The Adolescent Brain
“Don’t you trust me?” your child asks. When it comes to decision making about the use of alcohol, tobacco and other drugs, it’s not just about trust. It’s about understanding adolescent brain development.
There is a reason so many of our teens and preteens behave as if they are immortal and acting on impulse without considering the consequences. Blame it partially on their brain.
The part of the brain that promotes impulsivity and risk taking develops early in teens, while the brain area responsible for thinking, planning, good judgment, decision making and impulse control is undergoing the most change (and will continue to develop well into the mid-twenties). Because of this lack of brain maturity, teens and preteens lack the ability to control impulses. This increases the probability of engaging in risky behavior, like smoking, drinking and illegal drug use.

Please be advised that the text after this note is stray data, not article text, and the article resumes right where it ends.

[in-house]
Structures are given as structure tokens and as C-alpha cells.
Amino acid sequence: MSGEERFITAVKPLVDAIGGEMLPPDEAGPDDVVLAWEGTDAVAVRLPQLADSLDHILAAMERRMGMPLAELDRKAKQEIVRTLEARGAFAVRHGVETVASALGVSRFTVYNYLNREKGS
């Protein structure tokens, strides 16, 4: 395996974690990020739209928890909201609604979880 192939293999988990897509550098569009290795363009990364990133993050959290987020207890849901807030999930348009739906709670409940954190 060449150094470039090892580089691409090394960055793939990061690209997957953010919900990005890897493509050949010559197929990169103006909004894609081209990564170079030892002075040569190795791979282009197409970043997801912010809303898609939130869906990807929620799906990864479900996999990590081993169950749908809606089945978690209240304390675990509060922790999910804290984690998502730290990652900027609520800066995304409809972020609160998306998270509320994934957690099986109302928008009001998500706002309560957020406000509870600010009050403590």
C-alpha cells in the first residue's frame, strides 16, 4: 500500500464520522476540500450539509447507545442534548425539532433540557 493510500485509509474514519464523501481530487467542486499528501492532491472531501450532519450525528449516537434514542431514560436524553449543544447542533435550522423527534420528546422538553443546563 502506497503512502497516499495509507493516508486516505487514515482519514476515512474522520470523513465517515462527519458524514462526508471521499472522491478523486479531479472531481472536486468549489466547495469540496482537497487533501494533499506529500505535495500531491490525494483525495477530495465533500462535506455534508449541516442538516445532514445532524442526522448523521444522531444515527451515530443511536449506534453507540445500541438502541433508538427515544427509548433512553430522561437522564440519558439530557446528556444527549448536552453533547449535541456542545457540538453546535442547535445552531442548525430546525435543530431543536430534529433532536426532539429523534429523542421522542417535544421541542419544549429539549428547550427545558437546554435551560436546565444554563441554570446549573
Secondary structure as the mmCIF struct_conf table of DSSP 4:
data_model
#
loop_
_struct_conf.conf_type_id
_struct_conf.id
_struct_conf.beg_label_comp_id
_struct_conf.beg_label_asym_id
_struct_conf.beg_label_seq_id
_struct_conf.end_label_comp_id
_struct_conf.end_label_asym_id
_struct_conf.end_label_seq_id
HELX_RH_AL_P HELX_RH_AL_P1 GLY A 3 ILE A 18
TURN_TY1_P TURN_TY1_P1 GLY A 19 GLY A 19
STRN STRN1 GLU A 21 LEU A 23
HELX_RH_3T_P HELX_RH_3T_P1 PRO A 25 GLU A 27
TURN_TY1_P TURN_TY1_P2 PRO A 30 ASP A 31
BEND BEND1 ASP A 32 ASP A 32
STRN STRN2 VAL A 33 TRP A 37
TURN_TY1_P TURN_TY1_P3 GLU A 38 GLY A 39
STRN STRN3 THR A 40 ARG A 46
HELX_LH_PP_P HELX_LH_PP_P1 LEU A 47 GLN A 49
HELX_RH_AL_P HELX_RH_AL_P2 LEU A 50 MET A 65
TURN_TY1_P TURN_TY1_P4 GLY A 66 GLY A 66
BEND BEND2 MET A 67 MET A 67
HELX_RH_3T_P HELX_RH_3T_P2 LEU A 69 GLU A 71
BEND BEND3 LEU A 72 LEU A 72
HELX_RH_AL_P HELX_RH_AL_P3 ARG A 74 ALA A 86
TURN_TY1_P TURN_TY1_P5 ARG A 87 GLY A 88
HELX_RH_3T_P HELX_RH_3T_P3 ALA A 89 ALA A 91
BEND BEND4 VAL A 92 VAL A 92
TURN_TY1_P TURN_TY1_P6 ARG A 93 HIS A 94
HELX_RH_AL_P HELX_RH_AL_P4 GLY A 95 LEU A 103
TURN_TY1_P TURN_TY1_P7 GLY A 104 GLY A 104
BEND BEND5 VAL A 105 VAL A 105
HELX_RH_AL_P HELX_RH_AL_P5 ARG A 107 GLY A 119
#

In this critical stage of development, your child needs an informed parent to step in, to set clear boundaries and serve as that impulse control.
How You Can Help Your Child:
- Explain the risks of alcohol, tobacco and other drug
- Talk early and often
- Set clear non-use rules
- Know your childâs friends (and their parents)
- Know where your child is at all times
- Play an active role in your childâs daily life
For information about how to talk to your kids about drugs and alcohol, visit our Parenting Tool Kit.